The youngest kid in the house is loving her books lately. I’ve drastically reduced the pile of books in the living room and now she has a few favorites left that she loves to bring us (that includes me, my husband and her big brother, who takes his job very seriously!). Because she knows them well, she starts using some of the words in it herself and my heart always swells with pride. I love it, those first steps in verbal communication! She’s really fond of the story of Max and his pacifier by Barbro Lindgren and Eva Eriksson (I can’t find that one in English though, but it is a series and I think in English the main character is called Sam), but also a word book with her favorite clown (Bumba, a rather loud and annoying television character here in Belgium. It’s supposed to be educational but it uses made-up words all the time. The thing is: the kids love it. Adore it. *sigh*) and a lovely little book by Fleur van der Weel that tells the day of the cute cat Piep.


What have you been reading lately?

Little Boy reads

Even if Little Boy is really very tired when I pick him up from daycare, we still like to read at least one book before going to bed. I made sure to pick some books that had a few sentences of text – a nice rhythm, or a hint of a story I could tell. While he loves books with separate words and name giving, in my experience the bedtime books need to have a story, so he can just watch.

For many readers, these will be maybe less usable, a lot of the books is only published in Dutch and therefore maybe a little less interesting in the other end of the world. I’ll give a brief description anyway, because well, you just never know…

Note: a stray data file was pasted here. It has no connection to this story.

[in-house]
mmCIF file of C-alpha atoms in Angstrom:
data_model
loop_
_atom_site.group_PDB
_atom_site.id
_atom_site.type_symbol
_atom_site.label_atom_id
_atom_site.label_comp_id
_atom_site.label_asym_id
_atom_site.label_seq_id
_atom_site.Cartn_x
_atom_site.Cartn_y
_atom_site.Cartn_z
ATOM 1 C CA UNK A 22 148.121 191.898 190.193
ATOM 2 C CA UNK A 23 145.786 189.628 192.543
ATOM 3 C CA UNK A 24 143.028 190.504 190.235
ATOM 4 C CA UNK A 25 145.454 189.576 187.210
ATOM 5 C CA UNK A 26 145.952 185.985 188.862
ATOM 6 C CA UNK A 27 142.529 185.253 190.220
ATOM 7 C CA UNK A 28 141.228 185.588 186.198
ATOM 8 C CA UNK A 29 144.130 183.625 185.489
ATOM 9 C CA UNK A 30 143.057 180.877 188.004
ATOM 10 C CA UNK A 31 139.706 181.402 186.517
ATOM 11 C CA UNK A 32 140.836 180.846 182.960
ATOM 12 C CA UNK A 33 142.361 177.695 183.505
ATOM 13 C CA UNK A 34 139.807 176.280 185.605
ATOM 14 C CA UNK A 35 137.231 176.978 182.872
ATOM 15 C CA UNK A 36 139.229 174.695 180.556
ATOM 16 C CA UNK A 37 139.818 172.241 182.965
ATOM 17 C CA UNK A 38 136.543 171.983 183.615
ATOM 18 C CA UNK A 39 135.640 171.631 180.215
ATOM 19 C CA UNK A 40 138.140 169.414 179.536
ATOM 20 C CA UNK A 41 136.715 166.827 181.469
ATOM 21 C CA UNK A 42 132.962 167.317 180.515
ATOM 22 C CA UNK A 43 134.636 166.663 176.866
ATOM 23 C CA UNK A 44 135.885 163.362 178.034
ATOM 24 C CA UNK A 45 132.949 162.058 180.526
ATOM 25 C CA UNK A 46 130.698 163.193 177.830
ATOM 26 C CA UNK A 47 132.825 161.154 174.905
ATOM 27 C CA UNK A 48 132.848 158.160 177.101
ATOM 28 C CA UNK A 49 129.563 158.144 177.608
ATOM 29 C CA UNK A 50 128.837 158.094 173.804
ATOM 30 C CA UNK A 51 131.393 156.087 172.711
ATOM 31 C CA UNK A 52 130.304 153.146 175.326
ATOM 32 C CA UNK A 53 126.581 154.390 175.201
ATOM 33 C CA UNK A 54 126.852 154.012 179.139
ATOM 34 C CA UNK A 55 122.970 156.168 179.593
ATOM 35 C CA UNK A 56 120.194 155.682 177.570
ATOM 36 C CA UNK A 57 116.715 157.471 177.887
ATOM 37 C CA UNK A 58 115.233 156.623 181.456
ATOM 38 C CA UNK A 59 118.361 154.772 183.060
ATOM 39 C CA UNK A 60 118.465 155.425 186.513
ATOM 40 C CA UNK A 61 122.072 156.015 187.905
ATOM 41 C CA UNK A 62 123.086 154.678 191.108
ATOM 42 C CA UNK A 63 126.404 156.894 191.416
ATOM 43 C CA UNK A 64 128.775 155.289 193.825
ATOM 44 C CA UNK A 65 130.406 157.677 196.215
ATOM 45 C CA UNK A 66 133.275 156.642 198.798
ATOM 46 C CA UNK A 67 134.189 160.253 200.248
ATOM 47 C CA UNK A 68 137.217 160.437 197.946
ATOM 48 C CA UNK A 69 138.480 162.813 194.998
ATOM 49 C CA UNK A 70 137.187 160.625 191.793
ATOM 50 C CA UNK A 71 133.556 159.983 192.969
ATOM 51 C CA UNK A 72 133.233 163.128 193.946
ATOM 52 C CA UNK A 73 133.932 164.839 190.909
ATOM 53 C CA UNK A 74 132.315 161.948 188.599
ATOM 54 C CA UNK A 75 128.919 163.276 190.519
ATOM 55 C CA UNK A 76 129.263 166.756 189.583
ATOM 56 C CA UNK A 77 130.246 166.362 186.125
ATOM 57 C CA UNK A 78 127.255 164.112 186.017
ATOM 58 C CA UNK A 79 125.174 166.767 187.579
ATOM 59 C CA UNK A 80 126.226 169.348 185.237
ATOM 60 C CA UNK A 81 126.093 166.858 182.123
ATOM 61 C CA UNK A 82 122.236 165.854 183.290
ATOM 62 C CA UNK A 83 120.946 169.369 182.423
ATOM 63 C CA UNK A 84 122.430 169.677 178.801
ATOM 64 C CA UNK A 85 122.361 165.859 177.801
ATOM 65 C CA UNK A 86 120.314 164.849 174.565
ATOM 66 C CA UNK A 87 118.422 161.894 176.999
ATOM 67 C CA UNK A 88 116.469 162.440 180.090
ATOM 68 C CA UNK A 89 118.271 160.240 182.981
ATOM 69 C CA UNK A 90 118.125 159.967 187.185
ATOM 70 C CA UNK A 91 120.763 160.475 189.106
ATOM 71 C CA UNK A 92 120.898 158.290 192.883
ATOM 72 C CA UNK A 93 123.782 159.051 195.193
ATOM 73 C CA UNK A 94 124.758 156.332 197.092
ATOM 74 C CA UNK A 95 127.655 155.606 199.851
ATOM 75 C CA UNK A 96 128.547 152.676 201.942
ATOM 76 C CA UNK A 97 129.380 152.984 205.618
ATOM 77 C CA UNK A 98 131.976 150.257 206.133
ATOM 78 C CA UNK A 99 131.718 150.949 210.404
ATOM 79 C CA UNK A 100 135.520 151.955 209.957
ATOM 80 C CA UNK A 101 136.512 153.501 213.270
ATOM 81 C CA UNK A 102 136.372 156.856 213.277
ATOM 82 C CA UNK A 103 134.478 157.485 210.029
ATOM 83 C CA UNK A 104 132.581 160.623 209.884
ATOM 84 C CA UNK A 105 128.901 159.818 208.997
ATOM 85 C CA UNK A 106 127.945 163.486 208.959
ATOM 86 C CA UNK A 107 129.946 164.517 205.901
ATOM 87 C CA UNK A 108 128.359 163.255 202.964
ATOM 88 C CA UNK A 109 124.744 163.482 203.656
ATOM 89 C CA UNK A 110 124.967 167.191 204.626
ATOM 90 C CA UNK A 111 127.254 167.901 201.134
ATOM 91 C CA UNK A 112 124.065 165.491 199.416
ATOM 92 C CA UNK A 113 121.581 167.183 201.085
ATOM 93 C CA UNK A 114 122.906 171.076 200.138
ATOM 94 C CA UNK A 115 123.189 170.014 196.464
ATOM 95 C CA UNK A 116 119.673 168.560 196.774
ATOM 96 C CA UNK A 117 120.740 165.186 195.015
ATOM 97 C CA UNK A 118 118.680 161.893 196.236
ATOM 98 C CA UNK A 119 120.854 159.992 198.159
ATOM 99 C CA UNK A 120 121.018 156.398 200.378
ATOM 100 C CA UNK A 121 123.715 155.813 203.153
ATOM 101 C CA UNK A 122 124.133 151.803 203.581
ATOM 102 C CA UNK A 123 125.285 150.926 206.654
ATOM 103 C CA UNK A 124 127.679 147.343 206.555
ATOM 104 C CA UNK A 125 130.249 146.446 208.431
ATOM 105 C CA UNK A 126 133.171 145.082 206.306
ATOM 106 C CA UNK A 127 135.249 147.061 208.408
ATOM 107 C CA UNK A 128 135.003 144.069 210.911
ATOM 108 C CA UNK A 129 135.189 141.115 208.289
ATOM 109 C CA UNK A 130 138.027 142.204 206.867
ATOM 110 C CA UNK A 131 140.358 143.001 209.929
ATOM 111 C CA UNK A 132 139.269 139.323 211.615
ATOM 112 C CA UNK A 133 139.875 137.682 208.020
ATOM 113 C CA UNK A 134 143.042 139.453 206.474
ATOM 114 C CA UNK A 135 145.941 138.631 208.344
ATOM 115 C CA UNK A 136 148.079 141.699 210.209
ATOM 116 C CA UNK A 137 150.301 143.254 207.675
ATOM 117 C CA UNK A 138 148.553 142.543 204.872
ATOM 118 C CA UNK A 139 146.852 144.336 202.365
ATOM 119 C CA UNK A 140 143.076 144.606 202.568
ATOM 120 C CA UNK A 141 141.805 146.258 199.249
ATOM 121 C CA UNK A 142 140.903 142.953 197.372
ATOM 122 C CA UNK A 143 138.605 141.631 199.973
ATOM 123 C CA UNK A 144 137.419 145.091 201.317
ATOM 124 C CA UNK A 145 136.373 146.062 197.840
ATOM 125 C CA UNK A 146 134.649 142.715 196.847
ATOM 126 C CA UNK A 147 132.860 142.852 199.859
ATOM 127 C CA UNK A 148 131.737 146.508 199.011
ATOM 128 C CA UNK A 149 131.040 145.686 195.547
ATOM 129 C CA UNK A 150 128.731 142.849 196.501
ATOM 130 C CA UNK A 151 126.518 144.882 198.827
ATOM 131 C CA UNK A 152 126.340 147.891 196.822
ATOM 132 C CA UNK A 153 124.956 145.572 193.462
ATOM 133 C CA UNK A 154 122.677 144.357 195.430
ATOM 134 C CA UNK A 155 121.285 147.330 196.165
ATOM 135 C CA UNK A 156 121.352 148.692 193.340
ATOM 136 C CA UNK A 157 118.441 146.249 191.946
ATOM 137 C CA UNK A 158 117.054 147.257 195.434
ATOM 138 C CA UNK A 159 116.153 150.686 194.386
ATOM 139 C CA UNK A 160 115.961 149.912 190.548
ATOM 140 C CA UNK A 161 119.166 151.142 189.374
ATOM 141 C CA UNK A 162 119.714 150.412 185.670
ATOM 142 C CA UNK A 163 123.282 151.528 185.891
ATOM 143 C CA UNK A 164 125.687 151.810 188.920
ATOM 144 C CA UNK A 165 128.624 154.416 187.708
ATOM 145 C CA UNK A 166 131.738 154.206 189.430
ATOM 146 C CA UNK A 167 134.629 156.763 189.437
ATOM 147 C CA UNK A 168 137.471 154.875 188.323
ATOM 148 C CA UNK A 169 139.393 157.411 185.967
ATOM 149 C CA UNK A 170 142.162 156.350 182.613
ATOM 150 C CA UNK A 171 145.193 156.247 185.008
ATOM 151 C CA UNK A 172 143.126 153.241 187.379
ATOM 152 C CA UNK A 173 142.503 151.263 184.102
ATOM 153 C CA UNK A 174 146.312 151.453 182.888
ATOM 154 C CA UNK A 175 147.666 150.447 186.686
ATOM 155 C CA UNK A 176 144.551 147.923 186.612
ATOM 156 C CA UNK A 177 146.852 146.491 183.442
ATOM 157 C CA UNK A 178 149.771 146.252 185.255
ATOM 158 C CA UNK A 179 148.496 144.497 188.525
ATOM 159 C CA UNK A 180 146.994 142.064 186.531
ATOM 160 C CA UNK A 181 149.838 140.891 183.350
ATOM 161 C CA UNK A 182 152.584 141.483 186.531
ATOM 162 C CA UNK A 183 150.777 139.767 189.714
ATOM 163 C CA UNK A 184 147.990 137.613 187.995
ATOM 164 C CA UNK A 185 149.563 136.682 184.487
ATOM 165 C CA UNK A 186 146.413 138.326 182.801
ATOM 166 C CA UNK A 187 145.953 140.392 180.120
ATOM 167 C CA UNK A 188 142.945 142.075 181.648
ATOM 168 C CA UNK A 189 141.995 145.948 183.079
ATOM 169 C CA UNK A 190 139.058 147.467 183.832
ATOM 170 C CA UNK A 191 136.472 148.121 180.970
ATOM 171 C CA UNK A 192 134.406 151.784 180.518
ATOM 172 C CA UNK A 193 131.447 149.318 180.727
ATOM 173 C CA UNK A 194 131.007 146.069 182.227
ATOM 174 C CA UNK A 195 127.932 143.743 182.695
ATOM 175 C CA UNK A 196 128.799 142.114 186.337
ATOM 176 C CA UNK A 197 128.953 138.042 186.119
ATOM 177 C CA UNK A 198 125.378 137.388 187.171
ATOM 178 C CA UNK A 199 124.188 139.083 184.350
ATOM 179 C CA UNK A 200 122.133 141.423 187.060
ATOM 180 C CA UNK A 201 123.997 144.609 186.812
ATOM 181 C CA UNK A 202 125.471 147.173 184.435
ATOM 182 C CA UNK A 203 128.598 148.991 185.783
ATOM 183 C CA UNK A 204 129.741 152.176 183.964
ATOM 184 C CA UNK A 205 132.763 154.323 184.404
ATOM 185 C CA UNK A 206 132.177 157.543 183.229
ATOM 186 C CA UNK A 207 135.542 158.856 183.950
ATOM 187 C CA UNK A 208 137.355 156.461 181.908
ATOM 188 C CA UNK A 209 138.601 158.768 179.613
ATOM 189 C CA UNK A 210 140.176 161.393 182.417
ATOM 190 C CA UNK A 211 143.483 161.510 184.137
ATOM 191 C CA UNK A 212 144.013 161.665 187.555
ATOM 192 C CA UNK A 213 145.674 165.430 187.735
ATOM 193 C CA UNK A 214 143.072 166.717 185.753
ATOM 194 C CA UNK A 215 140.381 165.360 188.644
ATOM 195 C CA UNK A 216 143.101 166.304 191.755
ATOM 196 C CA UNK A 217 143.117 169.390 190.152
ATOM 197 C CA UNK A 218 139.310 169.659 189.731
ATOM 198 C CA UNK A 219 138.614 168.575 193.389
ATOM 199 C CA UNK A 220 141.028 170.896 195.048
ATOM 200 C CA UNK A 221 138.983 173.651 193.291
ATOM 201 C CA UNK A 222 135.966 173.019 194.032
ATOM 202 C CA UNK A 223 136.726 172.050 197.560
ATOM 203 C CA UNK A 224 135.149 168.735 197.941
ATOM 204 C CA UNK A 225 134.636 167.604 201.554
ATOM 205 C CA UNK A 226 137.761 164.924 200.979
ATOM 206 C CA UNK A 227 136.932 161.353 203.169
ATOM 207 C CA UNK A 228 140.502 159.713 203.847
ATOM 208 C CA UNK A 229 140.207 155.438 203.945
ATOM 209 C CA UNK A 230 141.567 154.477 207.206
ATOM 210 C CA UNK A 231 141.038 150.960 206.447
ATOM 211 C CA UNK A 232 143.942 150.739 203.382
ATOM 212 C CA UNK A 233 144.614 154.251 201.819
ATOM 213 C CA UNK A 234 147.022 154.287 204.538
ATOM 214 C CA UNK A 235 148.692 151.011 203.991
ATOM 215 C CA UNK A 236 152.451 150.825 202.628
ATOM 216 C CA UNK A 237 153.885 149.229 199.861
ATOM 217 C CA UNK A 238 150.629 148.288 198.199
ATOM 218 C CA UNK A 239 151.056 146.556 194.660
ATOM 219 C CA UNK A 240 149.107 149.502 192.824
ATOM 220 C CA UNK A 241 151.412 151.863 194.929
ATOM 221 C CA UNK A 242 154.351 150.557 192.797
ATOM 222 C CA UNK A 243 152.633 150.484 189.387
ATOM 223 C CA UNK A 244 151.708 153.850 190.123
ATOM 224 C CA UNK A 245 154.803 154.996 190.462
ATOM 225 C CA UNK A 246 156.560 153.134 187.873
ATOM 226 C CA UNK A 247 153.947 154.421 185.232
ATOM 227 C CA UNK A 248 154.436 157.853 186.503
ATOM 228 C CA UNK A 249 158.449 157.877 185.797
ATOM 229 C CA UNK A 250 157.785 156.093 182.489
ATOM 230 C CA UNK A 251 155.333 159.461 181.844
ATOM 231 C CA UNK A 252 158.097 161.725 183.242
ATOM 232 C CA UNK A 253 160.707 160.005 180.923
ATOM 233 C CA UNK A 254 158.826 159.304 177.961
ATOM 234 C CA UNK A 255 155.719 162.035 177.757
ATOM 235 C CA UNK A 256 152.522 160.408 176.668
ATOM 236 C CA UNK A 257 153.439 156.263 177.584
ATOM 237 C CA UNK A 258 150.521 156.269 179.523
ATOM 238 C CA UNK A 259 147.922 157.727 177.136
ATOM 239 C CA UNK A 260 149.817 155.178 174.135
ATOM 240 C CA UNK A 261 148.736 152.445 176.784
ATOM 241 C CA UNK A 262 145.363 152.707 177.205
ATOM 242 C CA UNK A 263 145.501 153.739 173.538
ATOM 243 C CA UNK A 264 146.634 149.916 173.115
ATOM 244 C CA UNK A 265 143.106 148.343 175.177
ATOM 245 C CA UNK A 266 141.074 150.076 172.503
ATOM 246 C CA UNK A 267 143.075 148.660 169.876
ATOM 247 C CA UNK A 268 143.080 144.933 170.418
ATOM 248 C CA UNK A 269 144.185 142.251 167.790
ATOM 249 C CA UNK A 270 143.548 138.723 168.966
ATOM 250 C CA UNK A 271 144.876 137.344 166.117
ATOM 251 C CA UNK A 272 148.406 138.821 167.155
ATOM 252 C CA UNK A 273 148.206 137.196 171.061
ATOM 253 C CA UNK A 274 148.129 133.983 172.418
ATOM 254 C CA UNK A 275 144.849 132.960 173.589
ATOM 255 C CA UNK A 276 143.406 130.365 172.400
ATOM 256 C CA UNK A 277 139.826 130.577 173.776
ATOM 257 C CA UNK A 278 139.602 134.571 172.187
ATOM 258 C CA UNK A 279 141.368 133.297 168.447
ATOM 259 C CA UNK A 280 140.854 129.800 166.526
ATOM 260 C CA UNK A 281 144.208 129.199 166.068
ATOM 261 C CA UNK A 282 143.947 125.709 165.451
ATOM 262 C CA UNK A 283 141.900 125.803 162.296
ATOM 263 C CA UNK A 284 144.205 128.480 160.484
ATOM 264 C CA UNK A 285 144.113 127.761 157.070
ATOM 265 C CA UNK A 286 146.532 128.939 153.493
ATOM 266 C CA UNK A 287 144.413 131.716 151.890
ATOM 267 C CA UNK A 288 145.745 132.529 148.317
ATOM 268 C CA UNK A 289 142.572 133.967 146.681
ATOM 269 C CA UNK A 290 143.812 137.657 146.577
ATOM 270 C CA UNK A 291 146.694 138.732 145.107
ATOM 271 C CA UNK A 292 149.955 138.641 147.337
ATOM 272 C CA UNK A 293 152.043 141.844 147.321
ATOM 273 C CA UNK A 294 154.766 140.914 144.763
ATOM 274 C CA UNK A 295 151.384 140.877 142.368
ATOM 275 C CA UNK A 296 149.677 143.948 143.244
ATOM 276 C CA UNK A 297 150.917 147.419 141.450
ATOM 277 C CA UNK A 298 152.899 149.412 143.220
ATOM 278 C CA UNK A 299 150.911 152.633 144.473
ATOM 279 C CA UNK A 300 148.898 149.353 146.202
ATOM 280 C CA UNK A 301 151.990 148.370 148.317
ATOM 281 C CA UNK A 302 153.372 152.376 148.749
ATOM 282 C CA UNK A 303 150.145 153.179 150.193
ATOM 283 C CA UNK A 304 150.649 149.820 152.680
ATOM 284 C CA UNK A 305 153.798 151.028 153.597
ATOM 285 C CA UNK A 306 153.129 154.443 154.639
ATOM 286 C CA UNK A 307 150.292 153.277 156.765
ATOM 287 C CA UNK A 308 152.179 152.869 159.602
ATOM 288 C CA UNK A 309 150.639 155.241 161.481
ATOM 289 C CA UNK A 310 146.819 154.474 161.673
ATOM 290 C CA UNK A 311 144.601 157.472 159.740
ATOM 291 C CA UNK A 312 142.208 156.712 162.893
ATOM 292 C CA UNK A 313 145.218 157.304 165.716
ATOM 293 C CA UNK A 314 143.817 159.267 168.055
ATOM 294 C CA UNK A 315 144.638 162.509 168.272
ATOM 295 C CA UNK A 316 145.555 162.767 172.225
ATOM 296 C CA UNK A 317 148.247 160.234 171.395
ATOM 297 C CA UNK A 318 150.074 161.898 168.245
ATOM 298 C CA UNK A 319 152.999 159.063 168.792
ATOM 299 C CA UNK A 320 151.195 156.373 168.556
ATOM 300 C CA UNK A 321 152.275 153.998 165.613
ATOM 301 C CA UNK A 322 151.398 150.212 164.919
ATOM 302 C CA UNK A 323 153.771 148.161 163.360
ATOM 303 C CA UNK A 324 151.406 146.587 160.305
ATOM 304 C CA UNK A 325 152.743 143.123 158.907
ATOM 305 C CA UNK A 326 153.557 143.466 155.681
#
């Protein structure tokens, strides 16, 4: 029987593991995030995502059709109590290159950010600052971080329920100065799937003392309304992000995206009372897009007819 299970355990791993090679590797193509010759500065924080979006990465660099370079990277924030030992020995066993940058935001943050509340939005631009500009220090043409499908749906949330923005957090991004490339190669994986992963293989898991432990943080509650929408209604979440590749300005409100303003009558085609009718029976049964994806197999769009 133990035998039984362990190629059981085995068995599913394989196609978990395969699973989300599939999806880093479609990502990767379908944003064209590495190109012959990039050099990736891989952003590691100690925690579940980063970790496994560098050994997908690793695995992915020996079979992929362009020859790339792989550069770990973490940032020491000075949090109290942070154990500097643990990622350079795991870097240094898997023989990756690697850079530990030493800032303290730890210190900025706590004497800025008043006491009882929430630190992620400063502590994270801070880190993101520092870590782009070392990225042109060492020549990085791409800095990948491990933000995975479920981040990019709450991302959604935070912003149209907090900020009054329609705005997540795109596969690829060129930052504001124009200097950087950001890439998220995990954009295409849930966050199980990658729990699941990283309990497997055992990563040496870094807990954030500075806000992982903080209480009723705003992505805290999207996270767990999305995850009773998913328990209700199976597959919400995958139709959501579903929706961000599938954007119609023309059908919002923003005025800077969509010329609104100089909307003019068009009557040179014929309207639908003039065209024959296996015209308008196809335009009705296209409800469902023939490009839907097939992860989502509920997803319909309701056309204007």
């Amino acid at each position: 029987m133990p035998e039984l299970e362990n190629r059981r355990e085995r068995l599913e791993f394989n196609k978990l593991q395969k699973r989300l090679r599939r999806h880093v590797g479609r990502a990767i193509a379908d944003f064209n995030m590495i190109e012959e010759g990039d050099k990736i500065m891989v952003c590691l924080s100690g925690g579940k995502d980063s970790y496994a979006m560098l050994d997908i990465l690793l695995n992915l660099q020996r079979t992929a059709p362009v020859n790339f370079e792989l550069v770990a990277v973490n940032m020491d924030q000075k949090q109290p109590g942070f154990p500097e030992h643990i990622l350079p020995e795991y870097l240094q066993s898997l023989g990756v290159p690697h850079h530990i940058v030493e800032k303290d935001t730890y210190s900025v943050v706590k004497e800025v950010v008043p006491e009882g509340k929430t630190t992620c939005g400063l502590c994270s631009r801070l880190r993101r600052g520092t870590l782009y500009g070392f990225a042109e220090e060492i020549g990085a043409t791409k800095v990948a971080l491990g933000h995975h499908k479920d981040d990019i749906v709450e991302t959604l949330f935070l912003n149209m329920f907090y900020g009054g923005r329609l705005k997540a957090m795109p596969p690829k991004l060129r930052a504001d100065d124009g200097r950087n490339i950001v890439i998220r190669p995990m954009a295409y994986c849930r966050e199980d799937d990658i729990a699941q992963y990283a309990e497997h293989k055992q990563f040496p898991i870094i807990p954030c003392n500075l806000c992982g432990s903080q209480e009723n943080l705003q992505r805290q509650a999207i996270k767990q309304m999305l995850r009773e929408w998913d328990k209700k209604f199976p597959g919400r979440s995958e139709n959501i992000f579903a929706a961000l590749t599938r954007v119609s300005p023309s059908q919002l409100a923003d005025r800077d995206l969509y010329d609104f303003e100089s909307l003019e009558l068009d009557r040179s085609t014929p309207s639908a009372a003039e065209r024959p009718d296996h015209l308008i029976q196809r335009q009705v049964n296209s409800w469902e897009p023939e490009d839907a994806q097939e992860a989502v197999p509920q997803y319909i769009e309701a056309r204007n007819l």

All of the books together and the translated version of ‘Das gross Buch der Bilder und Wörter’ by Ole Könneke. It’s the least favorite right now, because the images aren’t fully recognizable yet for Little Boy and there are a lot of things that aren’t yet part of his world.



Two bedtime books! The first one belongs to our favorite series, Noodles: Noodle loves bedtime, by Marion Billet. He likes the one with the cars and trains better, but this one is nice also. The second one is Het grote slaap-boek, by Guido van Genechten. Only in Dutch as far as I can find. It shows different animals and how they sleep, with a little sentence as a comment. Very funny.

The one below is from the same illustrator/author, Kijk je mee? We have another one in this series with wildlife in our own collection, this one is about domestic and farm animals. Little Boy likes them and the peacock is his new favorite!




He’s very into animals anyway. What I like (and Little Boy agrees) about the next one, is the mix of (shutter stock) pictures and drawings. It’s just called Huisdieren, by Mack, and every page has a comment, that I often play around with.